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When a Philadelphia trolley grazed the mirror of an oncoming bus, nine trolley passengers tried to cash in by filing lawsuits alleging injuries suffered from the accident.

But what they didn’t know was that they were being watched.

“It’s disgusting,” says Michael Kates of Philadelphia Trolley Works.  “It really frustrates me.”

Knowing that fraud such as this was possible, Kates spent $5,000 to install a video monitoring system in his Philadelphia Trolley Works cars. When the video of the incident showed what really happened, his $5,000 investment likely saved him millions of dollars of legal costs in years spent fighting these bogus claims.

A 2011 survey of small businesses conducted by the U.S. Chamber Institute for Legal Reform found that more than one-third of these business owners had been sued or threatened with a lawsuit at some point. To protect themselves, businesses are turning to video camera systems.

“Companies are increasing their use of cameras based on cost effectiveness, based on the ability of the camera to provide a very accurate portion of what happened.  Also, to prove what didn’t happen,” said security expert Tom Kasza.

“Unfortunately I just think you have to be skeptical of every thing and everybody out there attempting to do this,” concluded Kates.

16 comments

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  • What i am not understanding is why isn’t some sort of punitive being taken against the lawyers bringing on all of these frivolous lawsuits?This is nothing more than legalized extortion and is crippling the creative drive that made this country unique.

  • Every single person who tried to cash in should be counter sued for false claims or at the very least arrested for conspiring to defraud this owner out of money that might have put him out of business. This nonsense MUST STOP! There HAS TO BE A PUNISHMENT FOR FALSE CLAIMS SUCH AS THIS!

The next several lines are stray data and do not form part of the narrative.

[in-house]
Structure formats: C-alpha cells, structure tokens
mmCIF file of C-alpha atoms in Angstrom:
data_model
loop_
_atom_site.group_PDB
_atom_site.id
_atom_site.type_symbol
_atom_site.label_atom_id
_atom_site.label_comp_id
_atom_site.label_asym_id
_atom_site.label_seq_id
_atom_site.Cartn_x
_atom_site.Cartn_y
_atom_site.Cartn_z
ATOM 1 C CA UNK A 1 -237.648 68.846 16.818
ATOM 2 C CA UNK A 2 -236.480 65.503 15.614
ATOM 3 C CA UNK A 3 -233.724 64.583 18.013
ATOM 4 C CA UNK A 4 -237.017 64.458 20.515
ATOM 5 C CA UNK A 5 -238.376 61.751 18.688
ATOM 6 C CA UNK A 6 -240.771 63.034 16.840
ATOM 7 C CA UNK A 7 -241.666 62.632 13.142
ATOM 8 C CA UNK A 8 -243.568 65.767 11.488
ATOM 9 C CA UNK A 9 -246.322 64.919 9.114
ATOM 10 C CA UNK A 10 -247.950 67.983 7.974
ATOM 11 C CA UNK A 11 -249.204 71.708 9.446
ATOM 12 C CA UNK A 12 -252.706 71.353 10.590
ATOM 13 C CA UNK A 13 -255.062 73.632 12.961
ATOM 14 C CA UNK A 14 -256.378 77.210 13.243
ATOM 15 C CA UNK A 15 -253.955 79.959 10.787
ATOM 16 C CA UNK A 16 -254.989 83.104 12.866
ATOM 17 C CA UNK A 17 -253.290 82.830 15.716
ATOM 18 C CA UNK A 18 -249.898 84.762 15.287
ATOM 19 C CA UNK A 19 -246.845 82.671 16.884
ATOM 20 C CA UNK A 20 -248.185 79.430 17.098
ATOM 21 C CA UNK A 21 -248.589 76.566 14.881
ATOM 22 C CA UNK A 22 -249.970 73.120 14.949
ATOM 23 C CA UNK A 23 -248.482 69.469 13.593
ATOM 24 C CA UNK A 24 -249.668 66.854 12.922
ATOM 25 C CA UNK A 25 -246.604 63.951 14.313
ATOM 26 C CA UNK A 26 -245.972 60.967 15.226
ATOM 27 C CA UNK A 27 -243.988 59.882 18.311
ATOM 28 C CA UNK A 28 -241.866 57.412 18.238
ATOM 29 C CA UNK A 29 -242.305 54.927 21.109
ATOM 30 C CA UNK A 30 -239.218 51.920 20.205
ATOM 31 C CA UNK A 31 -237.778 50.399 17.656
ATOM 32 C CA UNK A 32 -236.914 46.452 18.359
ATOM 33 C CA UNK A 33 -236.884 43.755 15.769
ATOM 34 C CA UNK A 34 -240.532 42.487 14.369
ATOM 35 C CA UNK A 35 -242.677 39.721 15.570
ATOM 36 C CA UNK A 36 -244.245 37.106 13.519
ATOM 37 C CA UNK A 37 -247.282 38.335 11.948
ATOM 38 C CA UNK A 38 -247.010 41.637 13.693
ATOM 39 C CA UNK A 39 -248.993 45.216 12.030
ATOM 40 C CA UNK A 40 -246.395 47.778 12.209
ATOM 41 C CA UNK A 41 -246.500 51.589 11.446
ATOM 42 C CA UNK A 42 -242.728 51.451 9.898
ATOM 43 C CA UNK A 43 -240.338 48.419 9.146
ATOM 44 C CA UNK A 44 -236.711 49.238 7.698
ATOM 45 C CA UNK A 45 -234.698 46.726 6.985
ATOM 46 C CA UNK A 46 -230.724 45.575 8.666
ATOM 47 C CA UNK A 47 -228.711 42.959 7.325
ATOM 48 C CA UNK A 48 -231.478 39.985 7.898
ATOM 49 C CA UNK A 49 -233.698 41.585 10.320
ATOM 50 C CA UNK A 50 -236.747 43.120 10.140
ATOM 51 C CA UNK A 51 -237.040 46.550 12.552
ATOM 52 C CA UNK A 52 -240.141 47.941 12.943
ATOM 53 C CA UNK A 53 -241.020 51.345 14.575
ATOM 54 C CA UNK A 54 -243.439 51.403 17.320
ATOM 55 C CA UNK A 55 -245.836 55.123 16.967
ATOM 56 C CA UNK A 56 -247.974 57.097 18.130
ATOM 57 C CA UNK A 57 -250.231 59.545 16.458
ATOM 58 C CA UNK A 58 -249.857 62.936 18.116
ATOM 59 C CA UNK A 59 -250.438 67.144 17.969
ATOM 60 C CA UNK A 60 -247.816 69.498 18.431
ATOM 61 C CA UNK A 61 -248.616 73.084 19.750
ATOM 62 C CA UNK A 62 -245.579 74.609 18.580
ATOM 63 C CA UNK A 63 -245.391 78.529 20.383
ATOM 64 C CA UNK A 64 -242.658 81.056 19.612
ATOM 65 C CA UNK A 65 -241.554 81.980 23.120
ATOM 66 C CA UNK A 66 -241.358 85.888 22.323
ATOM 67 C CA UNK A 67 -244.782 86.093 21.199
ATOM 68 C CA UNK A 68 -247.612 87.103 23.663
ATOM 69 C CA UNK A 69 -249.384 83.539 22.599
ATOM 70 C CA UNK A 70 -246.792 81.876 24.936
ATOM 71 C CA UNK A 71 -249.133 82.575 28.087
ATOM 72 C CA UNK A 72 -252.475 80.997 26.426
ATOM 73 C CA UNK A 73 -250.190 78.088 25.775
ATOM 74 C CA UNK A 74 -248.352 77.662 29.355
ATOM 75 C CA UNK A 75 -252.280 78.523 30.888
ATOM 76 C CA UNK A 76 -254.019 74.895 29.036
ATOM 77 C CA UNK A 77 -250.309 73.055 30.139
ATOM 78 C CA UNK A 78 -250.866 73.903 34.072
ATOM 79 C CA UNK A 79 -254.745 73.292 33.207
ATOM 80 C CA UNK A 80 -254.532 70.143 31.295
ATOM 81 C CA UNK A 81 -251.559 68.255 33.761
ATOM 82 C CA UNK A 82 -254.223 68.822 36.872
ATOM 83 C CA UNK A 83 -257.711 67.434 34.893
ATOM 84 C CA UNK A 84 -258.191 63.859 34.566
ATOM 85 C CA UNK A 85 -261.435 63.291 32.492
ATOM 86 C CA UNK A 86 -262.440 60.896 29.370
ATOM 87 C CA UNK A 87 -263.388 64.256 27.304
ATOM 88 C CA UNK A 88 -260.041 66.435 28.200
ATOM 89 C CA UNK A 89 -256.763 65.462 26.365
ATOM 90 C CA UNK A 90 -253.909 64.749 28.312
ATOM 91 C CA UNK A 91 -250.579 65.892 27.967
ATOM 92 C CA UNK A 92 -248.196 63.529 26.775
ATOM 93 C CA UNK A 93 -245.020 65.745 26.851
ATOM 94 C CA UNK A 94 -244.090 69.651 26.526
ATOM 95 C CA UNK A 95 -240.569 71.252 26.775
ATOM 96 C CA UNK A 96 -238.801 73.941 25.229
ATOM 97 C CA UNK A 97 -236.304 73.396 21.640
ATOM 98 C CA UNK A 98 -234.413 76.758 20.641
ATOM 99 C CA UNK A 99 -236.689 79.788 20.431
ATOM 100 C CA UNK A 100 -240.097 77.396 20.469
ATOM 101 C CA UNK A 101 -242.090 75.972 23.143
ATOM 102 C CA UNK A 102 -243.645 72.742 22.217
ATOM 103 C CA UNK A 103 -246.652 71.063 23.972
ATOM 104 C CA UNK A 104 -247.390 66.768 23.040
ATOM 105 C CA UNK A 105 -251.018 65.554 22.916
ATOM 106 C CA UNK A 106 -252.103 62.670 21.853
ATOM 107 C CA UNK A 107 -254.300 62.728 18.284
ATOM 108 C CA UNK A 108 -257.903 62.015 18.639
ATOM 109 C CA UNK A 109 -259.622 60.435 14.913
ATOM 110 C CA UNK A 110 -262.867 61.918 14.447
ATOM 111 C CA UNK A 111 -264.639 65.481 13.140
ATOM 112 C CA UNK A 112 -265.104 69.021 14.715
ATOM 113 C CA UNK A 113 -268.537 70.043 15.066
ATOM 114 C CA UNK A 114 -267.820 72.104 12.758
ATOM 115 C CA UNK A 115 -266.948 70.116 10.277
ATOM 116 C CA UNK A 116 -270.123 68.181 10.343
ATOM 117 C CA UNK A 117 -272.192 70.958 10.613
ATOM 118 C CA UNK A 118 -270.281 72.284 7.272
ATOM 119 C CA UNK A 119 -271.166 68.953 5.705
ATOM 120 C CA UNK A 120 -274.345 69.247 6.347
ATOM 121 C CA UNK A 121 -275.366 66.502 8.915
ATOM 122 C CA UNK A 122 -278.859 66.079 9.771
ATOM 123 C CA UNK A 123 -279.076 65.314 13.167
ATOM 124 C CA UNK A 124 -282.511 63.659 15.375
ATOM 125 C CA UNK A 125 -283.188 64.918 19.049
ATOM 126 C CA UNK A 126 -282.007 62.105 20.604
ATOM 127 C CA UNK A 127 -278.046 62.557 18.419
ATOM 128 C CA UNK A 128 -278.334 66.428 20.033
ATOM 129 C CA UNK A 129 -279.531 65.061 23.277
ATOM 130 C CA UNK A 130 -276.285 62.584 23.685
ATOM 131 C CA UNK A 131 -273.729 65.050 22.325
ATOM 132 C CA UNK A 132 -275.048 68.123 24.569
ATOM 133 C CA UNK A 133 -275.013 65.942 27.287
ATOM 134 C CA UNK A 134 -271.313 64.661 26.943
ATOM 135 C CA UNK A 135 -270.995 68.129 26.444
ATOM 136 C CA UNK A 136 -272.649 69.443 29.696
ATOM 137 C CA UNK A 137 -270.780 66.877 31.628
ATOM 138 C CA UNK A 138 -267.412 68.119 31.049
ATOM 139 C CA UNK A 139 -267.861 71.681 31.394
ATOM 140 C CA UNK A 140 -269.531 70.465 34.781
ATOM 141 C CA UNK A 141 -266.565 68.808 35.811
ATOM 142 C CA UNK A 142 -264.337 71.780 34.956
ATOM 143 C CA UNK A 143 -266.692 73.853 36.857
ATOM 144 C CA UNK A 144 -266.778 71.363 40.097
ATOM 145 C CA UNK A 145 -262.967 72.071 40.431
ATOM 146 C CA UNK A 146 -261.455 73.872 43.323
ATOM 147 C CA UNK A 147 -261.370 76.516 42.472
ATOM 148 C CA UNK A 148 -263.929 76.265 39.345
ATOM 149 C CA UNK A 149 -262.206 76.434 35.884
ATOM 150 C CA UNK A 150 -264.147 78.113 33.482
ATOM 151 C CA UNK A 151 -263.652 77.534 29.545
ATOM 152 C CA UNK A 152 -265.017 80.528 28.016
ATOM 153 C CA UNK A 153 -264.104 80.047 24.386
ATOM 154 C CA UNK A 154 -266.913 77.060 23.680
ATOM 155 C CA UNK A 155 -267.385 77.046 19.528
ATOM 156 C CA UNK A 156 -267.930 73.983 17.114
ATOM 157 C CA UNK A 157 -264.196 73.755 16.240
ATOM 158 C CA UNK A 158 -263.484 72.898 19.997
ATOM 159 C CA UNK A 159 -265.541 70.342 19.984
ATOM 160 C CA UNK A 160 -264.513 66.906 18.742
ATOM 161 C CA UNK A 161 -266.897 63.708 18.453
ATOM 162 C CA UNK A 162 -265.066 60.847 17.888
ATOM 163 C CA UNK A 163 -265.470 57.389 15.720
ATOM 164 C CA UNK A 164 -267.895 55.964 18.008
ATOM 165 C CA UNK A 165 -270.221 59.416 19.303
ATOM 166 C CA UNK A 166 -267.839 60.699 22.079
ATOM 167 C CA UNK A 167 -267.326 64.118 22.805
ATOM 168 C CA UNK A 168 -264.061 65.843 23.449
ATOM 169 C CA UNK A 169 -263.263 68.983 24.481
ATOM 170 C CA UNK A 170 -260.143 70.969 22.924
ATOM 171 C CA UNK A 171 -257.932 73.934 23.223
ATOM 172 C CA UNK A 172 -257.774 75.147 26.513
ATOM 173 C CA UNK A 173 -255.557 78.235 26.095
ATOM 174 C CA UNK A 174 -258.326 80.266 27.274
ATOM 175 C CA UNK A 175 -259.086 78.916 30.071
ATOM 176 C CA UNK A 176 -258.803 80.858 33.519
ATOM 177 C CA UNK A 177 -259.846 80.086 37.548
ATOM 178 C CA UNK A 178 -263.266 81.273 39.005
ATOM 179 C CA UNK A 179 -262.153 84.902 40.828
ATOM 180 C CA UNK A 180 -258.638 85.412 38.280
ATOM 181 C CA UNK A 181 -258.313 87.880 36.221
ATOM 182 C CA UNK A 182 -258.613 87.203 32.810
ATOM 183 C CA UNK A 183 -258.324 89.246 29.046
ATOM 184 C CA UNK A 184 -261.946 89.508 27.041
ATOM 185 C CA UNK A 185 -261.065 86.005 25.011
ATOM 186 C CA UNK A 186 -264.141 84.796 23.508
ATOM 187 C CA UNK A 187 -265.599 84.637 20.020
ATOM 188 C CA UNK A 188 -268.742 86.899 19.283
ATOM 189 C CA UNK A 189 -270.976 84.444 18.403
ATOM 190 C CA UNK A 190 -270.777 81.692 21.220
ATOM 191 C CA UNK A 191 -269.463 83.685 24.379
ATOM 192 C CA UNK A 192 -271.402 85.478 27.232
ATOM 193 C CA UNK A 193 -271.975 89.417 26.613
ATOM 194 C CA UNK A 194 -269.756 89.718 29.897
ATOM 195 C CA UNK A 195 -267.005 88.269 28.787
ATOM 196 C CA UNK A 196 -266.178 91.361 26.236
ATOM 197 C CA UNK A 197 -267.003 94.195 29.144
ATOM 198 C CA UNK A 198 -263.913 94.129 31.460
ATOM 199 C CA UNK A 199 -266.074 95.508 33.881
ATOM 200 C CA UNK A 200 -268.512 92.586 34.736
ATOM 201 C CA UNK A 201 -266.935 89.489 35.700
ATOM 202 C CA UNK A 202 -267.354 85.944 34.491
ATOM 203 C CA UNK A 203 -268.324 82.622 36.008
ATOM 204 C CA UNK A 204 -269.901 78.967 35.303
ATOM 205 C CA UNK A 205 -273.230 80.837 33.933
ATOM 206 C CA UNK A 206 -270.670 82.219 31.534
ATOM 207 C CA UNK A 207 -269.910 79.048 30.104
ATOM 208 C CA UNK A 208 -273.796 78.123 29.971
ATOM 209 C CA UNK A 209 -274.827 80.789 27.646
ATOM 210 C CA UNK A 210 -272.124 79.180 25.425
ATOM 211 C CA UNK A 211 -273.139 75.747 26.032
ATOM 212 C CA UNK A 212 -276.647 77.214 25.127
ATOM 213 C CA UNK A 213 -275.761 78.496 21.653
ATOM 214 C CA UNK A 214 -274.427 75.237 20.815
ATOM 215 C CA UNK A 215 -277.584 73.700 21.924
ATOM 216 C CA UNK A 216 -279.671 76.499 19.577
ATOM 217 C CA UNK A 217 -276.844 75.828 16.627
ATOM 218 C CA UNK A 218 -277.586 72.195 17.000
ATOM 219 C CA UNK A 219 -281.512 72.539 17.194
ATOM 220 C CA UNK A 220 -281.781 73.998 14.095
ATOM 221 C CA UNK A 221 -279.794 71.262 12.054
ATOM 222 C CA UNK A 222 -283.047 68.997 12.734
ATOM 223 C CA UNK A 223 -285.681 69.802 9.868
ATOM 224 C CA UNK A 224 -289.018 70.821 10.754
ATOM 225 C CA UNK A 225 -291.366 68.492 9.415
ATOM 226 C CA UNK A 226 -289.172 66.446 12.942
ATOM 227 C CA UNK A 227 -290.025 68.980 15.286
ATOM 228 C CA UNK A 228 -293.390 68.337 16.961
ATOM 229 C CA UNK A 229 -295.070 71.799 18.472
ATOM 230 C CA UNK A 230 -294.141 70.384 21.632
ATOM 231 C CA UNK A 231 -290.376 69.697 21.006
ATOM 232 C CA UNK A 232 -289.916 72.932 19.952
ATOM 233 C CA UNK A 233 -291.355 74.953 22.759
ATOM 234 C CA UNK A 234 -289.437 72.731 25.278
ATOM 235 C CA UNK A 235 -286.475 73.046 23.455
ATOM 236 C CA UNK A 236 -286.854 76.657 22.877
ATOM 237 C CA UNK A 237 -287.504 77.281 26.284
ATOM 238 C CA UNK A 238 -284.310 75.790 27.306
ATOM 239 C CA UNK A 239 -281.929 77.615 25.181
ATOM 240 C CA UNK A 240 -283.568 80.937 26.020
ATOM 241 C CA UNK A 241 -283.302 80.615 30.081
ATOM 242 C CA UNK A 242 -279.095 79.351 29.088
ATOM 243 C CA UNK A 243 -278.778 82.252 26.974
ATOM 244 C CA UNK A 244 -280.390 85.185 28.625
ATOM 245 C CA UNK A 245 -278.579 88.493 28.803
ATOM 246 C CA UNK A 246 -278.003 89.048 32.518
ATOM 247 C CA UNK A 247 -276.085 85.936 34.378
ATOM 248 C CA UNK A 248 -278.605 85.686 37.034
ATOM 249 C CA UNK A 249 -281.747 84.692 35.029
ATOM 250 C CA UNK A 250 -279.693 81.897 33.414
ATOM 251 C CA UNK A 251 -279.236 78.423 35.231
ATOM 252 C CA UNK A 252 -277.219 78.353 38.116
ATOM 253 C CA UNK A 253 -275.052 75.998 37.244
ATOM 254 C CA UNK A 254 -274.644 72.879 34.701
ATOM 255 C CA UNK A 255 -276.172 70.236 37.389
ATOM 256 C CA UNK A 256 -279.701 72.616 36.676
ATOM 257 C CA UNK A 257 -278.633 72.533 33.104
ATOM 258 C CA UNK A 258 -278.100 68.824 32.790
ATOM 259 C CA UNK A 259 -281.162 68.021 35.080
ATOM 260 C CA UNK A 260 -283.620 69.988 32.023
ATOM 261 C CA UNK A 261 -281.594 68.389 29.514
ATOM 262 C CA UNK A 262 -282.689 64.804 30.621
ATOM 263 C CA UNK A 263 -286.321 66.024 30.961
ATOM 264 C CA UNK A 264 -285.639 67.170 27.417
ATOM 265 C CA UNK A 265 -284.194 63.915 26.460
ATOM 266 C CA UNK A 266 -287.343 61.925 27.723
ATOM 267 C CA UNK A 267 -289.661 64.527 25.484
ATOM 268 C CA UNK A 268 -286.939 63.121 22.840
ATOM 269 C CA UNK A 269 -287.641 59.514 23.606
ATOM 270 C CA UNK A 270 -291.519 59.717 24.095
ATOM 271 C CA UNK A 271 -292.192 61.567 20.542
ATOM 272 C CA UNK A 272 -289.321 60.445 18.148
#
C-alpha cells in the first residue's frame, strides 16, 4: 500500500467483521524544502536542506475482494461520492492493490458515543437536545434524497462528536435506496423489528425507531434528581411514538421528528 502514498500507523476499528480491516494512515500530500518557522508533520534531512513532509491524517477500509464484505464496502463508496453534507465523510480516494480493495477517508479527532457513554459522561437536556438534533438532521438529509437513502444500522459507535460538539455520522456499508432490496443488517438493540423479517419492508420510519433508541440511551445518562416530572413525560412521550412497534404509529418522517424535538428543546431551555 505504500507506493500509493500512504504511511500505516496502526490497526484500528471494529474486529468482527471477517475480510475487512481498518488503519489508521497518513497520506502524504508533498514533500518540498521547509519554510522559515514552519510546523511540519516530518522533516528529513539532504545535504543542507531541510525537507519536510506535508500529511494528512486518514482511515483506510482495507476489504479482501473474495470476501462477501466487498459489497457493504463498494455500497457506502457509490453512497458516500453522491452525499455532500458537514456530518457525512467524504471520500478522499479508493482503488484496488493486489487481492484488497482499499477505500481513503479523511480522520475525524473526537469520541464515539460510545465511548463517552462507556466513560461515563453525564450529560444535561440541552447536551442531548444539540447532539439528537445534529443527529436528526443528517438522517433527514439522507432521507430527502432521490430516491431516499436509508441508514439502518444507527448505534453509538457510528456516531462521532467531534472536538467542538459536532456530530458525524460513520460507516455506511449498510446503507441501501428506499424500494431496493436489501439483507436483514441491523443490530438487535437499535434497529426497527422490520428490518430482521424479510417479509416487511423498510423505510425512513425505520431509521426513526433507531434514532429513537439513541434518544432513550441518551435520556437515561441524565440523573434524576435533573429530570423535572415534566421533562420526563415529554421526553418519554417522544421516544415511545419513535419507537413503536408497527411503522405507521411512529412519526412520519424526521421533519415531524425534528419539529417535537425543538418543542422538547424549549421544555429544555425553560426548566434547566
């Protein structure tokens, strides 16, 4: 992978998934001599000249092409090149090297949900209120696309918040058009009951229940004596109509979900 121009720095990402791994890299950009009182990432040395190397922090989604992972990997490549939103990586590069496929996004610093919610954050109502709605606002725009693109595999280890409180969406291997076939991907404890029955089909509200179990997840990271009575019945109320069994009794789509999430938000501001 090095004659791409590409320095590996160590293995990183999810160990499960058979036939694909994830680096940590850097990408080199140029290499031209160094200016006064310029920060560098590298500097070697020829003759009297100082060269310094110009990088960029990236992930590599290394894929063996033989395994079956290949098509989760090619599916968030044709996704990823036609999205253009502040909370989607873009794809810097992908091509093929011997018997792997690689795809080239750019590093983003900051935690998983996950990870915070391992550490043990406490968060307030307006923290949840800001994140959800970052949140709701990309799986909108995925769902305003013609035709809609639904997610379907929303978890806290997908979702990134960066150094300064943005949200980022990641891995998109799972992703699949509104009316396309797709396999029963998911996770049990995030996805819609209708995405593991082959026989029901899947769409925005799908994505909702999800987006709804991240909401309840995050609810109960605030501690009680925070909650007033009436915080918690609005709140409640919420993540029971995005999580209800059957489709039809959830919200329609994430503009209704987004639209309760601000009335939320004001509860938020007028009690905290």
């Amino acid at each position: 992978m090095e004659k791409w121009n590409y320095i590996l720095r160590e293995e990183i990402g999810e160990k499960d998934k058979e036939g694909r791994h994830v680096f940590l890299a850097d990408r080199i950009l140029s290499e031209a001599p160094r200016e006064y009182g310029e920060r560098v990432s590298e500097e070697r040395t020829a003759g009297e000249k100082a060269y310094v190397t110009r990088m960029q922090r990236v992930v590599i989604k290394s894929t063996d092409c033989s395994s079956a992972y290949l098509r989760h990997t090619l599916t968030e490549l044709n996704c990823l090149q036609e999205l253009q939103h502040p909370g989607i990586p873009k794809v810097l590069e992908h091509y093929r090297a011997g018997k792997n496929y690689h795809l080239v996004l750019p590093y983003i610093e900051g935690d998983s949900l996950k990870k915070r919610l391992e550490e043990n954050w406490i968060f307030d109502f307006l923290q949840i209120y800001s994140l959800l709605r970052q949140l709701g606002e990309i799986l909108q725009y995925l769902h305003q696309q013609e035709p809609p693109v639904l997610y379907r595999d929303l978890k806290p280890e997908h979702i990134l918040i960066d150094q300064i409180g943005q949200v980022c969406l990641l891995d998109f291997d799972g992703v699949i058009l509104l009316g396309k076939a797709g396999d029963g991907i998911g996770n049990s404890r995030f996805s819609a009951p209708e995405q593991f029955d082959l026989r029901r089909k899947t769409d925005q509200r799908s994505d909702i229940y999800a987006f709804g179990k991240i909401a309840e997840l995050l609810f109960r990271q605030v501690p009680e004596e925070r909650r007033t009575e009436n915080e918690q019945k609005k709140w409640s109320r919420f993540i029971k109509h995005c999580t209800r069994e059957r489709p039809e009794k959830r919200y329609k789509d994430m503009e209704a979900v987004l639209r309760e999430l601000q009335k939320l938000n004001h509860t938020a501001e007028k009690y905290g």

• This is such nonsense. We need tort reform. Bring a suit that is deemed frivolous, claimant pays all defendant’s legal costs and incurs a penalty. That would finish this unethical behavior on the part of both phony claimants and unethical ambulance chasers. Problem is, the attorneys are the foxes that guard the hen house. As long as judges come from the ranks of attorneys the system is corrupt as hell. No wonder lawyers, especially litigators who take on these B.S. cases, are literally hated. Must stop this!

  • As someone who handles claims in the Property & Casualty arena for an insurance carrier, I see the rampant fraud on a daily basis. Unfortunately, even when you believe you have a bonafide fraud case, with pretty airtight documentation to prove it, usually the state insurance depatments won’t prosecute unless it’s a “sexy” case that would garner press coverage for the prosecutor. As for video cameras, always a great idea. However, the bulk of claims seem to be brought at a length of time far enough post alleged incident, that had the business establishment even have had a system to caoture the accident, by the time they knew a claim was being pursues, the footage has already been taped over or erased. As for tort reform, it’ll never happen when leaders of the legislature, such as here in NY State, are active members of plaintiff law firms!!

  • You can’t sue for fraud but you might try slander they tried to ruin his good name under false pretense. These people are only doing what an attorney will try what should happen is attorneys records and cases should be published and public knowledge so people can see a fraud up front.

  • I drove a school bus for years. the best thing the Co. did was pit cameras on board. Stopped a lot of foolishness and law suits.

  • Both the PInellas and HIllsborough County (Fl) transit authorities have at least 8 cameras with sound in every bus. Ever since they installed them about 5 years ago lawsuits have dropped to almost none.

  • The problem is that these suits are often settled for some amount of money rather than tried and so money is paid out no matter how insane the suit. We need reform, perhaps by makiing it necessary to show a probable cause for suing rather than letting anyone sue who pays the fee for filling a claim. Some attorneys have been known to file dozens of frivilous lawsuits in hopes of getting settlements in at least a few of those.

  • At the State of Illinois building in Chicago, one is able to peer out over the open lobby as people enter the building. Looking from the eighth floor balcony, you will see people entering the building carrying but not using canes, crutches, walkers and other devices normally used by injured people. Move over to the bank of elevators and you will see these people actively using these devices getting off at the floor where workers compensation hearings are held. That was my experience on several different days in 1998. Don’t know if it is the same today but I bet it is.